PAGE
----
Saturday, July 14, 2007

Farm Bill and Douglas Adams

I just submitted this as an NPR commentary. Since I fully expect it to be kindly rejected, I thought I'd post it here since it's kind of silly and that's what blogs are for, right? Publishing stuff that possibly only you think is amusing?
Let’s say there was a piece of legislation that would benefit a small group of people while hurting virtually everyone else on the planet, some so severely that they and their children would go hungry. Let’s also say Congress would review it every five years. How would it be possible to sneak it by the nation in plain sight?

Douglas Adams, author of “Life, the Universe and Everything,” had his characters encounter a science-fiction cloaking device called the SEP field. SEP was an acronym for “Somebody Else’s Problem.” It would trick an observer into believing what they were seeing was Somebody Else’s Problem, not worth acting upon, and effectively invisible. This would allow a something like a dinosaur to walk into Times Square without so much as a raised eyebrow.

Something similar is going on with the U.S. Farm Bill. The political equivalent of a fat brontosaurus has been parked on Capitol Hill for years and the average person has no idea it’s there or assumes it is “Somebody Else’s Problem.”

This one piece of legislation touches an amazingly diverse set of interest groups. A partial list includes small-scale farmers, rural communities, urban poor, farmers in Sub-Saharan Africa, environmental stewards and the biggest interest group of all: people who eat. It affects school lunch menus, food prices for consumers and nutrition safety nets for those at risk for hunger.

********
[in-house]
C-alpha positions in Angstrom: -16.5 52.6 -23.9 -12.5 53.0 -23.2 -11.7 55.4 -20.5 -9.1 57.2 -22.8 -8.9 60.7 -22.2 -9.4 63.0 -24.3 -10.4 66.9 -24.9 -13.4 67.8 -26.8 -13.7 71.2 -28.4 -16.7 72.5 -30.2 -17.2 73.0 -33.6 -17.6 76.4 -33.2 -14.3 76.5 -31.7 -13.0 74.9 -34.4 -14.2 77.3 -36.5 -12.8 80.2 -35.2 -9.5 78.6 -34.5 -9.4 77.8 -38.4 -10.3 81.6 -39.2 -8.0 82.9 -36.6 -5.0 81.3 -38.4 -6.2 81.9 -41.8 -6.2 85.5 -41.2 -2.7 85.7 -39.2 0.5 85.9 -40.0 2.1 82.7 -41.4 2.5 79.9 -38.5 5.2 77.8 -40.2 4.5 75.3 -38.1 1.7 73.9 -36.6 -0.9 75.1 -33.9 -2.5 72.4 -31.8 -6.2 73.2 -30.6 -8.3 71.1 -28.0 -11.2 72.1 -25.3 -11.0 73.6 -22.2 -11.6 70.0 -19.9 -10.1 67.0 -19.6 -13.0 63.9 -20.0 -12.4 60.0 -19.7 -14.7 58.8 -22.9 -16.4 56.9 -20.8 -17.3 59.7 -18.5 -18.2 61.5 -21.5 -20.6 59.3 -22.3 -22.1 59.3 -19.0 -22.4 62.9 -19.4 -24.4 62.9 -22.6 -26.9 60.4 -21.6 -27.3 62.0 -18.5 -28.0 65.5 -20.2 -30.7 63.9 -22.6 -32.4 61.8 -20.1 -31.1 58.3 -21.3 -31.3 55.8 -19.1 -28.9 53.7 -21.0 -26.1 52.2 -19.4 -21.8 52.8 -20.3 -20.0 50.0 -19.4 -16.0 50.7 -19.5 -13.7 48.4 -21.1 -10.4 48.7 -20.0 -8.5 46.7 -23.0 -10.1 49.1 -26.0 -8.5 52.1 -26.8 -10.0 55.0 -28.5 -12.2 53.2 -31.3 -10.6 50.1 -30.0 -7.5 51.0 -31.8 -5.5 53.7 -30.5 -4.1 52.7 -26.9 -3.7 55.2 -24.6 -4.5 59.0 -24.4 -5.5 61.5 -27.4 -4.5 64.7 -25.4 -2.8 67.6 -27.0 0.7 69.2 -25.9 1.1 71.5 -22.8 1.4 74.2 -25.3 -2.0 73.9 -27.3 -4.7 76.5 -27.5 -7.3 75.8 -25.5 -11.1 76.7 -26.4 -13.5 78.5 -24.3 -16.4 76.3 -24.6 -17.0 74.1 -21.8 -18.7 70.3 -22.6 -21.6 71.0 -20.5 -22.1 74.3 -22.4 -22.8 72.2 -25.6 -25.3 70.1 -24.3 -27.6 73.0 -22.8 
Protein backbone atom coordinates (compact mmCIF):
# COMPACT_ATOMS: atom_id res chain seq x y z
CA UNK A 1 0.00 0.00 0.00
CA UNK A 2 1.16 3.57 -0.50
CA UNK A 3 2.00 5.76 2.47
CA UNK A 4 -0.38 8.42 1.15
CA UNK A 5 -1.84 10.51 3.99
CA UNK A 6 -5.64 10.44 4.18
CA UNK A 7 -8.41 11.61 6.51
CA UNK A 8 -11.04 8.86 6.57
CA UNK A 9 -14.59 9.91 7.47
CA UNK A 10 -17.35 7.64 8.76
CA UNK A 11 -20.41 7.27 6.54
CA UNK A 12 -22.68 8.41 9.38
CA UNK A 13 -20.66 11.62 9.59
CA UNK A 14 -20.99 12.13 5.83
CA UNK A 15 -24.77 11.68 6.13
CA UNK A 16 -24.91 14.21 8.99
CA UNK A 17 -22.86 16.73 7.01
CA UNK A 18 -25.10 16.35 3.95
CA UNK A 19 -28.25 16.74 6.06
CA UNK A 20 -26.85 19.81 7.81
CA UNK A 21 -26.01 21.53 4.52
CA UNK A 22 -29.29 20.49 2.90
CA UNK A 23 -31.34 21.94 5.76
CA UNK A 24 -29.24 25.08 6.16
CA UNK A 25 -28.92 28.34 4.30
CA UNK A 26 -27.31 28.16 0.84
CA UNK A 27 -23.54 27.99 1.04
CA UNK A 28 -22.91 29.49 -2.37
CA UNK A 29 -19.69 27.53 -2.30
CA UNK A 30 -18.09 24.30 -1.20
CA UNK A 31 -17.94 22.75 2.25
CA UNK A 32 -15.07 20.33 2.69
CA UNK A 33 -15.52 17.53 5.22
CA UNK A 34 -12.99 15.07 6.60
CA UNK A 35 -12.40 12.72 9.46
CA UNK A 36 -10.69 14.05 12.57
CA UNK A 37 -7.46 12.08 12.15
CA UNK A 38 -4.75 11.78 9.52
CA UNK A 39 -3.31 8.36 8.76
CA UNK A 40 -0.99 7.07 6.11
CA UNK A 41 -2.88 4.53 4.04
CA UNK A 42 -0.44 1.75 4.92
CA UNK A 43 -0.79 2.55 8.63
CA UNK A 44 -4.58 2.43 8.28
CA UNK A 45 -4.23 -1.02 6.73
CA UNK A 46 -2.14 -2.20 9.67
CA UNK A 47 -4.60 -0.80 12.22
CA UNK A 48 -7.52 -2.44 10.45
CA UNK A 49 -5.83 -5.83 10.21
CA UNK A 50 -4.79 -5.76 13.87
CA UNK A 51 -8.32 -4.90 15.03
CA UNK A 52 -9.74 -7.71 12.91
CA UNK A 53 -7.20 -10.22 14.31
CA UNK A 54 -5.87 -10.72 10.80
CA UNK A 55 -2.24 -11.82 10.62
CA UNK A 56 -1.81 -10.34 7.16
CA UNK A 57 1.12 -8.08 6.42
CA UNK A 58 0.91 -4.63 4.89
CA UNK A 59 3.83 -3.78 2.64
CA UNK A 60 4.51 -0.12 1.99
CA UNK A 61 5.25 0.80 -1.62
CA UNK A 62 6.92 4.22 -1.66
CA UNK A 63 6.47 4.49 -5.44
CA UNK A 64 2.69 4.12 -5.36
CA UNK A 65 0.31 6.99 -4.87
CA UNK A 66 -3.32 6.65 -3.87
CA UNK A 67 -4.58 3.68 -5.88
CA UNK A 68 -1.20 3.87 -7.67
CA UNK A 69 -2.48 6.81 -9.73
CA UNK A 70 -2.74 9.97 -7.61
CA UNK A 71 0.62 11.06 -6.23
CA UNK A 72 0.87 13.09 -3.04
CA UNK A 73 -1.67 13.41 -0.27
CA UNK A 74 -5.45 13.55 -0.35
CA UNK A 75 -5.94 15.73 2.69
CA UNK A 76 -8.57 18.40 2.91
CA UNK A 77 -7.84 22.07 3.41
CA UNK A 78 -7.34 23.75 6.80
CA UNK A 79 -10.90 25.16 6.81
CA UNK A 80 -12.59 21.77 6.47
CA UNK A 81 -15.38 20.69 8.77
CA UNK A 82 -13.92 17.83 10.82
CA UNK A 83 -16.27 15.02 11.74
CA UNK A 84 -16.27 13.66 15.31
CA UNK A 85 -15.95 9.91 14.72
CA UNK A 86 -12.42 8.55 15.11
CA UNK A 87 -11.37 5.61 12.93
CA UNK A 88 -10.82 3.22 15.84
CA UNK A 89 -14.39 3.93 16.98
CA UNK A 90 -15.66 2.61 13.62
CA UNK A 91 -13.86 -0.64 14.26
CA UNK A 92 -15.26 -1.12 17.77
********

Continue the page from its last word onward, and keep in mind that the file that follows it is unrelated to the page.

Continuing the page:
The Farm Bill does some good things- providing for food stamps and soup kitchens, for example. Yet it also causes great distress, most notably with the system of subsidy payments for commodity crops. So much so that it’s drawn international attention by the World Trade Organization for creating unfair pricing structures. The money in the subsidy program largely goes to big business farmers instead of under-funded conservation programs, anti-hunger initiatives, and small farmers that need it most.

So, if it affects everyone, then why isn’t everyone talking about it? What caused this real life SEP field? What makes us believe it’s Somebody Else’s Problem? Is it the name, “The Farm Bill,” which insinuates that only farmers should care? Is it because it’s so easy to make peoples’ eyes glaze over by describing an imbalanced system of commodity subsidy payments given to those who farm corn, soy beans, cotton and … just that short statement may have lost listeners right at “soy beans.” Or is it because a small bloc of legislators whose districts collect a fourth of all subsidy money are historically determined to make the issue disappear as quickly as it comes up?

The good news is that, just like Adams’ fictional SEP field, the political cloaking device can be overcome using no special equipment. It only takes an ordinary person looking specifically for the hidden object. In other words, the Farm Bill is there to be found every five years. You just have to be looking for it.

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